Reconciliation Avoids Revenge and Starts Rebuilding (Genesis 45:3-5, 8-10) Joseph said to his brothers, “I am Joseph! Is my father still living?” (Doing well?) But his brothers were not able to answer him, because they were terrified at his presence. Then Joseph said to his brothers, “Come close to me.” When they had done so, he said, “I am your brother Joseph, the one you sold into Egypt! And now, do not be distressed and do not be angry with yourselves for selling me here, because it was to save lives that God sent me ahead of you.

If you’ve ever seen Undercover Boss, there is always that shock at the revelation that the person you’ve interacted with is something more than he appeared. But you can understand the shock and cowering response of the brothers. If this was a movie, this would be where the crowd is cheering for the brothers to get what they deserve, this is the Hatfields and McCoys, Israel versus Palestine, escalation and retaliation without end, and yet Joseph voices a theology that is the center of his life: God has ultimately been in control even when life felt out of control. Joseph has to actually draw them back because they are expecting what’s natural to come from Joseph. Continue reading “Dirty Jobs: Avoiding Revenge & Rebuilding”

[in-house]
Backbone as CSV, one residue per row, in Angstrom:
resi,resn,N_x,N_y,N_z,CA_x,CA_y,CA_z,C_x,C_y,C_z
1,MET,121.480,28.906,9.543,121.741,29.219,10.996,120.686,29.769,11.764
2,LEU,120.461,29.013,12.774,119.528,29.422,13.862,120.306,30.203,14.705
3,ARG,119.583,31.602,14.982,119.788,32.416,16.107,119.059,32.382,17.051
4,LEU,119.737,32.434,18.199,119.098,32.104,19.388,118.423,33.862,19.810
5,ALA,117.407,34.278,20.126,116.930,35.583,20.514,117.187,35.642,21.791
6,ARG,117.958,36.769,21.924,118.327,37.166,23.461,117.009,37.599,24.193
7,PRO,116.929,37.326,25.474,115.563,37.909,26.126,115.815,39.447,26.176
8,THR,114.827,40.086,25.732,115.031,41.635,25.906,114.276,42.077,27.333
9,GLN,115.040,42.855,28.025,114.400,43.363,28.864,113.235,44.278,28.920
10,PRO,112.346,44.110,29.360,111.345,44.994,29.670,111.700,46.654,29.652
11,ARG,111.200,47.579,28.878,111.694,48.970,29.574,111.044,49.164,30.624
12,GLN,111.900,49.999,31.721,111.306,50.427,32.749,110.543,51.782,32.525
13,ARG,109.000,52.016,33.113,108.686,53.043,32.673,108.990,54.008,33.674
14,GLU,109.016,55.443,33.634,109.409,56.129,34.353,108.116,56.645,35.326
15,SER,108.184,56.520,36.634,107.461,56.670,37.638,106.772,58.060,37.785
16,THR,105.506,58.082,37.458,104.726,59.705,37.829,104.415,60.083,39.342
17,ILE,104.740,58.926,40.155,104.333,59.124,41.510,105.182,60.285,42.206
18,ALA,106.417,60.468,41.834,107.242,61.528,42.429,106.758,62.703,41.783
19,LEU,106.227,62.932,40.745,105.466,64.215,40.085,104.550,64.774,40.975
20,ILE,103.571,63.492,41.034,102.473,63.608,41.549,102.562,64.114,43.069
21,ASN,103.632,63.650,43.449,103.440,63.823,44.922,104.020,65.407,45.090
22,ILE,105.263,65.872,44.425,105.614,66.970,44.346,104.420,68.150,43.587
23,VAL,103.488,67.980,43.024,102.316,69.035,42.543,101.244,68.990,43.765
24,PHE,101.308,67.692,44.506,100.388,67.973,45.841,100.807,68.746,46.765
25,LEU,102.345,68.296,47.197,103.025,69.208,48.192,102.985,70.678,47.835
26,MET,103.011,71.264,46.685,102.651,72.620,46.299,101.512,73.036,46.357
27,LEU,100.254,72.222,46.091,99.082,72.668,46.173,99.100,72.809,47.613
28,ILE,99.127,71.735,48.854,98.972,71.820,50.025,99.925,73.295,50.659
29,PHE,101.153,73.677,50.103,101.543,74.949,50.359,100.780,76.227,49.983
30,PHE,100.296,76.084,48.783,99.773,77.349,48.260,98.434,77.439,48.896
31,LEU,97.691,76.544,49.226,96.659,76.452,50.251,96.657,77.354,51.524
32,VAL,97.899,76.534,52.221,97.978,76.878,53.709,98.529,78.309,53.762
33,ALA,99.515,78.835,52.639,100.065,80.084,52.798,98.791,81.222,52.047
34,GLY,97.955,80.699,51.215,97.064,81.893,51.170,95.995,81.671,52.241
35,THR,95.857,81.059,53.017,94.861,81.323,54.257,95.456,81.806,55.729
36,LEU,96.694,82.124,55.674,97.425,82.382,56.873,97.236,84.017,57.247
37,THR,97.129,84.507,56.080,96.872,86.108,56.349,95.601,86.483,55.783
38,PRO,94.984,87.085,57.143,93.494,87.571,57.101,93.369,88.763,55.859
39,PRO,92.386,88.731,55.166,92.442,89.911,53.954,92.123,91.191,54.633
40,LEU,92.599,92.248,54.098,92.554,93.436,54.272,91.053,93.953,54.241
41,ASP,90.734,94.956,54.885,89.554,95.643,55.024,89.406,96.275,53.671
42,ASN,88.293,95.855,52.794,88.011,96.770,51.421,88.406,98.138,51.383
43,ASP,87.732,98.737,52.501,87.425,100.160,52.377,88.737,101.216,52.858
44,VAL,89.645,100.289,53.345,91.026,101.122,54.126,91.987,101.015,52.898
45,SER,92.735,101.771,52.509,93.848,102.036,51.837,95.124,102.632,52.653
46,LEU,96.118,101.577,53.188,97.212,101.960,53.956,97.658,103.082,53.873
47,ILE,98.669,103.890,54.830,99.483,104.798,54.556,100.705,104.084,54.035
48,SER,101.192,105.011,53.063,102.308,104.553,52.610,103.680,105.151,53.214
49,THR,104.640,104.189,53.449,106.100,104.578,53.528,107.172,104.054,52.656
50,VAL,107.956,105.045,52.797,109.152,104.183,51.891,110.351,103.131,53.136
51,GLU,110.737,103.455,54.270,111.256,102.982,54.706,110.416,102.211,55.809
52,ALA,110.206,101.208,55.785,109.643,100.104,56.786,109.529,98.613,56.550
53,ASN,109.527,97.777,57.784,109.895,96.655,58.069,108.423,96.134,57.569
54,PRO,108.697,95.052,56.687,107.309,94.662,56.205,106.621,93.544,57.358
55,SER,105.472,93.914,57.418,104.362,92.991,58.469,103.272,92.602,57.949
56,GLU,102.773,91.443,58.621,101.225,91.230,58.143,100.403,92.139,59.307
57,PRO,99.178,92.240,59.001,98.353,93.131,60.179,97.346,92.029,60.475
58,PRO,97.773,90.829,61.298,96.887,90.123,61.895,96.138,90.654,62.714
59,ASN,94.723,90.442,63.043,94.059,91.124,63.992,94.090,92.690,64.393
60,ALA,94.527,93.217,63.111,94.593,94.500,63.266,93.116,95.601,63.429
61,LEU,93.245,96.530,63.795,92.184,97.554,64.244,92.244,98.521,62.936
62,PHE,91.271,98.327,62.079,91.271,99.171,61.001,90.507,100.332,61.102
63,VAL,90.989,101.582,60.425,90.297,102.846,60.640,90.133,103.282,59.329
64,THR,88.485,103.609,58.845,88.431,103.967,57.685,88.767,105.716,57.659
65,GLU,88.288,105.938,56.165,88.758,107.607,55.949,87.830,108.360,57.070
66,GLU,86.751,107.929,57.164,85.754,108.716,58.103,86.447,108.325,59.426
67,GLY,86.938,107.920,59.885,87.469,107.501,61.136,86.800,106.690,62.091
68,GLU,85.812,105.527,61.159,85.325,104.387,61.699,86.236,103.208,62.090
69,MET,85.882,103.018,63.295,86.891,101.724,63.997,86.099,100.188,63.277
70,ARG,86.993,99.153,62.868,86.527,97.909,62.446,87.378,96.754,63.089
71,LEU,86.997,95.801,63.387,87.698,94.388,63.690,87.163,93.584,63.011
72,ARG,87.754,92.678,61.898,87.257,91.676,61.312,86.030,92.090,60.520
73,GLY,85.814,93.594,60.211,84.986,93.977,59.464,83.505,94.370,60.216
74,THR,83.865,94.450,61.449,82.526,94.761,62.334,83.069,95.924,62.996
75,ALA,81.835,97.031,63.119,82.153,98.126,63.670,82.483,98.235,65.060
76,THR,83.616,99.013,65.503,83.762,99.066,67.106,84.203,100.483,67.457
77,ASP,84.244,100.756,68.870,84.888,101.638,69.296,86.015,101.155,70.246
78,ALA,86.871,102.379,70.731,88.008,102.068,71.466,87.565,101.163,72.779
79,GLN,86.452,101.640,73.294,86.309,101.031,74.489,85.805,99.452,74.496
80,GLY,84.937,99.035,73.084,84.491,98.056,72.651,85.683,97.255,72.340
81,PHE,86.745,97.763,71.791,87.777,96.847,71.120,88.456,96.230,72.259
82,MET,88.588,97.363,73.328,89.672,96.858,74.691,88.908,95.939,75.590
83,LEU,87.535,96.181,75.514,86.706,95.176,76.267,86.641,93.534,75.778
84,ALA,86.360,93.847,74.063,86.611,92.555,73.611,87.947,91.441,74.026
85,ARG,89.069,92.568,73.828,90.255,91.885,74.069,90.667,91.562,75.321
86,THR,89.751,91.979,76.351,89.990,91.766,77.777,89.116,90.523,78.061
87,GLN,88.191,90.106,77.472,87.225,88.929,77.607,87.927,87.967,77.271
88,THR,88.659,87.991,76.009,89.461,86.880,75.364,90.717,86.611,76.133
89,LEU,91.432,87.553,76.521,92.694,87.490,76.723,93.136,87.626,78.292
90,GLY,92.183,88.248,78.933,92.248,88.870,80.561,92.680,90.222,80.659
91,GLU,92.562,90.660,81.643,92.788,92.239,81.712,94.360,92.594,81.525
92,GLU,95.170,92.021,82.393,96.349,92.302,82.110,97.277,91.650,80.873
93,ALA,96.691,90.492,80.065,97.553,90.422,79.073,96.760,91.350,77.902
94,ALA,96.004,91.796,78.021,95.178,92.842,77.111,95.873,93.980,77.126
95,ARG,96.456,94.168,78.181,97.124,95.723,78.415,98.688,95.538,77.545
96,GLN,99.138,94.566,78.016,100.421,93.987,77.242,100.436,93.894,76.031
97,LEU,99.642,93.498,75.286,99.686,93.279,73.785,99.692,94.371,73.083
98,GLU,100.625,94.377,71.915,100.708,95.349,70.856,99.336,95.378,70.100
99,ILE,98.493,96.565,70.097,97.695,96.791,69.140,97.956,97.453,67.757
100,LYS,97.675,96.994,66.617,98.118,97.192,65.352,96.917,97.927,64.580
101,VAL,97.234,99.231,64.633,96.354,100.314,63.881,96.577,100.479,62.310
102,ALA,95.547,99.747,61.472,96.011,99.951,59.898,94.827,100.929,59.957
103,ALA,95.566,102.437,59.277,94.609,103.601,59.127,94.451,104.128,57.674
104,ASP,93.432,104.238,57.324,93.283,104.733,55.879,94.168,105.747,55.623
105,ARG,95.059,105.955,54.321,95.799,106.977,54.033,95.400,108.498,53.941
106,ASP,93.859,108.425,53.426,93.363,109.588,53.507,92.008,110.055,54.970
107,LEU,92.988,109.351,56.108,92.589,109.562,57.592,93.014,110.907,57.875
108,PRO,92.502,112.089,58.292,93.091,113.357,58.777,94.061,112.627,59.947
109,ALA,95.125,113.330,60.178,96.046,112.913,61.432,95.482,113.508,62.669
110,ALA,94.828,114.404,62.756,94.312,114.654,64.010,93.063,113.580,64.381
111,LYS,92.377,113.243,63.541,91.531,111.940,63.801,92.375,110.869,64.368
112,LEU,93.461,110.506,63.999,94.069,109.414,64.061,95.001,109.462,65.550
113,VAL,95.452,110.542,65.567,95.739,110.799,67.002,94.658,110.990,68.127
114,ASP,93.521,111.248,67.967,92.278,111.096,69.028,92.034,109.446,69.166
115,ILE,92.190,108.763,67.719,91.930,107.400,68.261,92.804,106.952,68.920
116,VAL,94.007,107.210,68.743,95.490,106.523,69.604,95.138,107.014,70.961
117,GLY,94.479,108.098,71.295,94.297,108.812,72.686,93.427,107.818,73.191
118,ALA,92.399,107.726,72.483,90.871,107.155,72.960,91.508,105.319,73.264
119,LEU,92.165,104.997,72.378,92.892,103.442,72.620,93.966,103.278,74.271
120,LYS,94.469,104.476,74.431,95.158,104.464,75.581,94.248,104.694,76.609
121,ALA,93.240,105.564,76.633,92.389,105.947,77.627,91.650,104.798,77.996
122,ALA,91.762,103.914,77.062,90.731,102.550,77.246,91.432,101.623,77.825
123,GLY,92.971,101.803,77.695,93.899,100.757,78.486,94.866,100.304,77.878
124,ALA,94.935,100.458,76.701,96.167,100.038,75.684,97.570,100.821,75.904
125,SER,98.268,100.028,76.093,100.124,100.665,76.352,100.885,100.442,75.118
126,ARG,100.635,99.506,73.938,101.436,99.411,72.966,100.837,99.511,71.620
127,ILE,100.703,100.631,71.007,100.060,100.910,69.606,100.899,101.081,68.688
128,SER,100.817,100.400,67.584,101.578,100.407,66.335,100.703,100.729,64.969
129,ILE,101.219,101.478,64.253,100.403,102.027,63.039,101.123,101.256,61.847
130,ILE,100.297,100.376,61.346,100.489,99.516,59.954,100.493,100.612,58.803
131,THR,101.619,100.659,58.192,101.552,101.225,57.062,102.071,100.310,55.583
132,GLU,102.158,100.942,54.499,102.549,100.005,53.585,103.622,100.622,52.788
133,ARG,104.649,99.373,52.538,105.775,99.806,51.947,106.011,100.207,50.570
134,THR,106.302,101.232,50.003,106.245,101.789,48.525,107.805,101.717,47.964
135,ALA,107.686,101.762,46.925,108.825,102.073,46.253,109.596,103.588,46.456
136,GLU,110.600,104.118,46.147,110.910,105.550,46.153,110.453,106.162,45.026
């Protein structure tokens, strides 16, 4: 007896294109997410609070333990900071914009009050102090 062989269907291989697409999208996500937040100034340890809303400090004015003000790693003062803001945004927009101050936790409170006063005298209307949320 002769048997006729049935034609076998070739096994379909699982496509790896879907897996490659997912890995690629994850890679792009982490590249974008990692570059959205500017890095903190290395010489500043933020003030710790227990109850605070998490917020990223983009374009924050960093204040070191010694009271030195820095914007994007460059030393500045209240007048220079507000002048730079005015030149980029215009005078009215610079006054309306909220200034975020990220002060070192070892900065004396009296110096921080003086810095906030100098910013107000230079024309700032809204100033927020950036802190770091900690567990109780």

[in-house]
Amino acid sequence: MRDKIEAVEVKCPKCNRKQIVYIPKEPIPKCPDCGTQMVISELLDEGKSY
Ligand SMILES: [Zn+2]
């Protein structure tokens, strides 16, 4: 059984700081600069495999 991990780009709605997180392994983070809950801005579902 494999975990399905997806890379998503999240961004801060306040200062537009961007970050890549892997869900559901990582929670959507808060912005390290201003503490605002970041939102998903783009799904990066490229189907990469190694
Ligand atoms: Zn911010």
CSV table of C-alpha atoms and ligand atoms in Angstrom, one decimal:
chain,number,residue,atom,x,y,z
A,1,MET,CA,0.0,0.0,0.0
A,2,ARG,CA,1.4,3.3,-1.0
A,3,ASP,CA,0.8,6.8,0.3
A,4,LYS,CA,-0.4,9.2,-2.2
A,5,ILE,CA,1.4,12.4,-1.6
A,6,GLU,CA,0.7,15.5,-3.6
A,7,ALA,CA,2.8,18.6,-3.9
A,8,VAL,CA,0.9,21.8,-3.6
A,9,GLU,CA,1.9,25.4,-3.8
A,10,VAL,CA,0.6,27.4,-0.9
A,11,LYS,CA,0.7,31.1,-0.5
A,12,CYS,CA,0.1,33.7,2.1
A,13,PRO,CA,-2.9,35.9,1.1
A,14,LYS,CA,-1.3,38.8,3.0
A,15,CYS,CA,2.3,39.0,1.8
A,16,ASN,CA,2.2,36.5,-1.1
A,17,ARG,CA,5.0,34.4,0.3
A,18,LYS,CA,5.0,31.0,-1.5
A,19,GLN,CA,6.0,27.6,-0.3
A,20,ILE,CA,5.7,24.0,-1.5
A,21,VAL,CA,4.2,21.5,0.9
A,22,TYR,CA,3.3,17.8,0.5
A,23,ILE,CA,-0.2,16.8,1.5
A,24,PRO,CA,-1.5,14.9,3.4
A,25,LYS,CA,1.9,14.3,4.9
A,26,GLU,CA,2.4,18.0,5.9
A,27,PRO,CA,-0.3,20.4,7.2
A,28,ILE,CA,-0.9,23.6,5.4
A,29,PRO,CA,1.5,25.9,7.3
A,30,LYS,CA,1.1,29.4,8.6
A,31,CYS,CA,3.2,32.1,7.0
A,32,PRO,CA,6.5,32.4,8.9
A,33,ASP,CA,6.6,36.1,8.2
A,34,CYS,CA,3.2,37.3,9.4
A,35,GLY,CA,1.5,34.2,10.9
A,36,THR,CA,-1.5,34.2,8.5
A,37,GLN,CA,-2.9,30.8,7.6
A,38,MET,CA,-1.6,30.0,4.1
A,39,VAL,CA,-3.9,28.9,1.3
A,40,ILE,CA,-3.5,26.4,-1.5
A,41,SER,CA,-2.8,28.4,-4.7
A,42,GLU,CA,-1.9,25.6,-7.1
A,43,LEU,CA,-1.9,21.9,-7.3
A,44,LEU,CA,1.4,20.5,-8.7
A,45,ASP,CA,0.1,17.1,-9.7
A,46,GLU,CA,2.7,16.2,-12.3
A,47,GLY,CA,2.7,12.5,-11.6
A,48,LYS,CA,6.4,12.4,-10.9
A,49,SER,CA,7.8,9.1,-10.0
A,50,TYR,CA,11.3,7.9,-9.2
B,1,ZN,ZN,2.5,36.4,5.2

Dirty Jobs: Running Towards Reconciliation



Pain of this nature can be devastating, many don’t recover from it. It harkens back to the story of Hosea in which Hosea’s wife follows a natural path of adultery, deception, and lies. Yet, beyond marriage, if we are honest, there are a host of situations that leave us seemingly cut off, distanced from a sibling, estranged from a parent, bitterly divided from an old business partner.

Today, we finish our sermon series called Dirty Jobs, looking into the story of Joseph to see if there is any hope of restoring what is so utterly broken, to see if there is the possibility of putting back together the pieces when they resemble Humpy Dumpy—all the kings horses and all the kings men couldn’t put him back together again. Our series has taken us through some of the grittiest, nastiest, and most practical areas of our life—jealousy, lust, waiting, shepherding, and today we get into the most challenging: Running with Reconciliation. So in Genesis 44 through Genesis 50 we are going to see the road towards reconciliation.